|Seat of the court. Photo: Belgrade Appeals Court.|
Serbia’s Appeals Court on Wednesday acquitted four men who were previously given suspended sentences for trying to set fire to the US embassy in 2008 during a protest against Kosovo’s declaration of independence. It also confirmed the acquittal of three other persons.
The ruling from December 17, published on Wednesday, acquitted Dejan Vuckovic, Dragan Marinkov, Marko Novitovic and Milan Tomas, who were given suspended sentences by the Higher Court in November 2017.
The court said the prosecution had not provided enough evidence that the defendants had caused the fire.
In confirmed the acquittal of Djordje Tomin, Nikola Kosanovic and Filip Backovic due to lack of evidence. The Appeals Court ruling is final.
At their first trial, in 2015, nine men received suspended sentences ranging from five to ten months, but a new ruling threw out that verdict, saying it was “contradictory”.
The embassies of the US, Germany and Croatia were attacked on February 21, 2008, in riots that broke out after Serbia’s former province of Kosovo declared independence.
After converging on the embassy of the US, Kosovo’s main ally, enraged crowds tried to storm the building, throwing various lighted objects and smashing doors and windows. One man, Zoran Vujovic, aged 20, from Novi Sad, died in the blaze.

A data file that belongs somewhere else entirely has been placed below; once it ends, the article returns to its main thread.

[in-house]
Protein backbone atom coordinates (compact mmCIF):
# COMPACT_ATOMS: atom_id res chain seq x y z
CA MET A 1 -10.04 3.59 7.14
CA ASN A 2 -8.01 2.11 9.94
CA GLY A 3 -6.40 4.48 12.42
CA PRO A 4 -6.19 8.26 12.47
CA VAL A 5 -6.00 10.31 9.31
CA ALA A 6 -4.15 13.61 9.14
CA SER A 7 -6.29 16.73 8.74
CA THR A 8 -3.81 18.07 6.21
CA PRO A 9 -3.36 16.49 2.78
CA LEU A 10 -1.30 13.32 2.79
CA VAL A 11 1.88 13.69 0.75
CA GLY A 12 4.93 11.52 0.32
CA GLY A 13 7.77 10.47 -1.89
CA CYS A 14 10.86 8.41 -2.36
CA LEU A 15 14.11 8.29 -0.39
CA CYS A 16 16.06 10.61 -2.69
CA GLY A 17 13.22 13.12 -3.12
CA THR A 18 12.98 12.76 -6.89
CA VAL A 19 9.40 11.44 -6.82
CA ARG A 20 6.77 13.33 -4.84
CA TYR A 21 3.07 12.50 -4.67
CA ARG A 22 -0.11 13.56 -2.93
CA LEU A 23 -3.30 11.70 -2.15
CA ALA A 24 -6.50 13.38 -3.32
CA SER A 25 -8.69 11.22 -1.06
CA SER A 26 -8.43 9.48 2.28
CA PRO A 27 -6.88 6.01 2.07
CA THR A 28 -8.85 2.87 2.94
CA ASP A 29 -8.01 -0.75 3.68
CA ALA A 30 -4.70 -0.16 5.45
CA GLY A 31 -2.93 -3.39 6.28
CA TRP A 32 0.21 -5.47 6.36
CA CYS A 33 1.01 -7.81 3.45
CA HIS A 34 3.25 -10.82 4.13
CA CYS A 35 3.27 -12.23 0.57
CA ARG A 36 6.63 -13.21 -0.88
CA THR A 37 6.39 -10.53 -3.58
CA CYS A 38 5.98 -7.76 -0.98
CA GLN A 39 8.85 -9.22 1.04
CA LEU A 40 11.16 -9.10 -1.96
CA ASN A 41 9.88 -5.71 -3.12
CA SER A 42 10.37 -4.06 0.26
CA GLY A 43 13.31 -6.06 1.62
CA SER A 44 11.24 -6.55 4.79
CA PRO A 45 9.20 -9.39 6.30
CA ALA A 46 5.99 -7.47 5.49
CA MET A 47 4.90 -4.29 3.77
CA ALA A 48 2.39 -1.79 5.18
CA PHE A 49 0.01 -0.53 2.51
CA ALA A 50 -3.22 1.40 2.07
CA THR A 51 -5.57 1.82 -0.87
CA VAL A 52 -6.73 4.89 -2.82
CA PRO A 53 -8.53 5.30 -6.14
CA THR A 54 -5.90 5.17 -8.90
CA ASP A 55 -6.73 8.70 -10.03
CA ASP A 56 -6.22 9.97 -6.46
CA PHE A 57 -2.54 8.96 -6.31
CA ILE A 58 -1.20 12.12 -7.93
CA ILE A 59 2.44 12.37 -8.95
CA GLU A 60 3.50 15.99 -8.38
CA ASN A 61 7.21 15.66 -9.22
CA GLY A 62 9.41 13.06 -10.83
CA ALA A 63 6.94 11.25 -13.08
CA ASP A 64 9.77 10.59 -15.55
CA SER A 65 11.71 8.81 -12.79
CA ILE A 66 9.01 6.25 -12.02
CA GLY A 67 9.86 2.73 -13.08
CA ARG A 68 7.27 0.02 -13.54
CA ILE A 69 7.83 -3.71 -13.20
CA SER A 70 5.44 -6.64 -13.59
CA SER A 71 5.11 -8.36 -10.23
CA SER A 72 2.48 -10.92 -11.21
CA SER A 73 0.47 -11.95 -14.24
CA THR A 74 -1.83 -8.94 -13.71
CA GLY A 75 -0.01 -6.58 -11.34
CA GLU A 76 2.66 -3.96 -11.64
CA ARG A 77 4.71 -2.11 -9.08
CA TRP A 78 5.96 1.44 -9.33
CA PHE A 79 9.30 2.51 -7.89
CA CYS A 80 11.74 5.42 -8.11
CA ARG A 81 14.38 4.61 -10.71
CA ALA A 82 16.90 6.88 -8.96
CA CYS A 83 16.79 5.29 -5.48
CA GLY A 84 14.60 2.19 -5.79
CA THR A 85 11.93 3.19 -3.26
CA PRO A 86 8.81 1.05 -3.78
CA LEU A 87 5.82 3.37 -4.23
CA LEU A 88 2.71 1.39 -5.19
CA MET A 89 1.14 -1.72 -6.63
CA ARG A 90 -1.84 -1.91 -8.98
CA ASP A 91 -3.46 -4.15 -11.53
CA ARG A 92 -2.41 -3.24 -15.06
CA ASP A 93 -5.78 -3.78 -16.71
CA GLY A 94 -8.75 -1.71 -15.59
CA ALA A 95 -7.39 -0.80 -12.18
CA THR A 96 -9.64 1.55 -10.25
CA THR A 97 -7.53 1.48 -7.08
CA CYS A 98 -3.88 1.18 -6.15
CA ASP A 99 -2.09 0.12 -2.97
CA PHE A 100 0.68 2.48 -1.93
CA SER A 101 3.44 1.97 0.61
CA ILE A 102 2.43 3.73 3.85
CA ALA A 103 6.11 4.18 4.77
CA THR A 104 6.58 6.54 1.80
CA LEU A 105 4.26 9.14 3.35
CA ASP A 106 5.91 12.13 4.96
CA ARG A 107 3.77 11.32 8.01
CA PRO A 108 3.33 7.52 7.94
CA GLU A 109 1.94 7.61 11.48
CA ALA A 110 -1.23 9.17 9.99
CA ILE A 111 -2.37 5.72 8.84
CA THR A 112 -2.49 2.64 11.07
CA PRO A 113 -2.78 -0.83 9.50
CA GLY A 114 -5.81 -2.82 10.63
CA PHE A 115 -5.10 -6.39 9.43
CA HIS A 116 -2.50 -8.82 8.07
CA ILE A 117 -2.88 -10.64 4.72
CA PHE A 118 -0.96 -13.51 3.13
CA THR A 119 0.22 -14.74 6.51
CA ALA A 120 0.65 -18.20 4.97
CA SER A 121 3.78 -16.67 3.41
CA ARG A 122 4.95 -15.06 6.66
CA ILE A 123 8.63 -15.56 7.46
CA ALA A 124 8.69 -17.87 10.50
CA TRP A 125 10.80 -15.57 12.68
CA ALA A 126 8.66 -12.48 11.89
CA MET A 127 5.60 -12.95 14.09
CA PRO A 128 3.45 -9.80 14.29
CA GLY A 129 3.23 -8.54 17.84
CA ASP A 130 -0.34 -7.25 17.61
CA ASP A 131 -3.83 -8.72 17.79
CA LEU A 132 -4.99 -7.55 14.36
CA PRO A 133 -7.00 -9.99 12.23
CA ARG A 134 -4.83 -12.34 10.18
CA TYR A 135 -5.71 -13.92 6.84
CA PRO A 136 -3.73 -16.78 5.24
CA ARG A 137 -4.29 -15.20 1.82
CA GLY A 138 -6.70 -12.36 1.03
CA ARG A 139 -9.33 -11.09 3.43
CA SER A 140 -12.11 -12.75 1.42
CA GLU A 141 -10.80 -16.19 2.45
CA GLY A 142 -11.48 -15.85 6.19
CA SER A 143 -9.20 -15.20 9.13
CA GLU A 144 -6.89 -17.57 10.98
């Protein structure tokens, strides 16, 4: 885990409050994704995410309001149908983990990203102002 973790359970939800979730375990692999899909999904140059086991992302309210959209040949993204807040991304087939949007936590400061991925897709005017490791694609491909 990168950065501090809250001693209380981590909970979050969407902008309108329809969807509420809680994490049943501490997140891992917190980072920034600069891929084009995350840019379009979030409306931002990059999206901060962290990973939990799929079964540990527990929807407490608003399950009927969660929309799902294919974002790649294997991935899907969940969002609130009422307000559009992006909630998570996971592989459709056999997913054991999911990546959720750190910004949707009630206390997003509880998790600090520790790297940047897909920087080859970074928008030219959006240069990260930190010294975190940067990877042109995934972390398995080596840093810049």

The US and German governments have called on Serbia to prosecute those who allowed the attack to happen despite a heavy police presence.
Both governments said that finding the perpetrators should be a priority for the Serbian government. Berlin has warned Belgrade on several occasions that its EU integration progress depends on the investigation and its results.
A Serbian interior ministry group investigated claims of official negligence over the attacks and identified several police generals as suspects.
The group’s report was completed in 2014, and several police generals were questioned in 2015 about its findings. But no further action has been announced.
Other suspects are believed to be senior state officials connected to the office of the prime minister at the time of the unrest, Vojislav Kostunica.
Serbia has vowed never to recognise the independence of Kosovo, which nationalists view as the “cradle” of the medieval Serbian state. Most EU states and the US, however, recognised its statehood over a decade ago.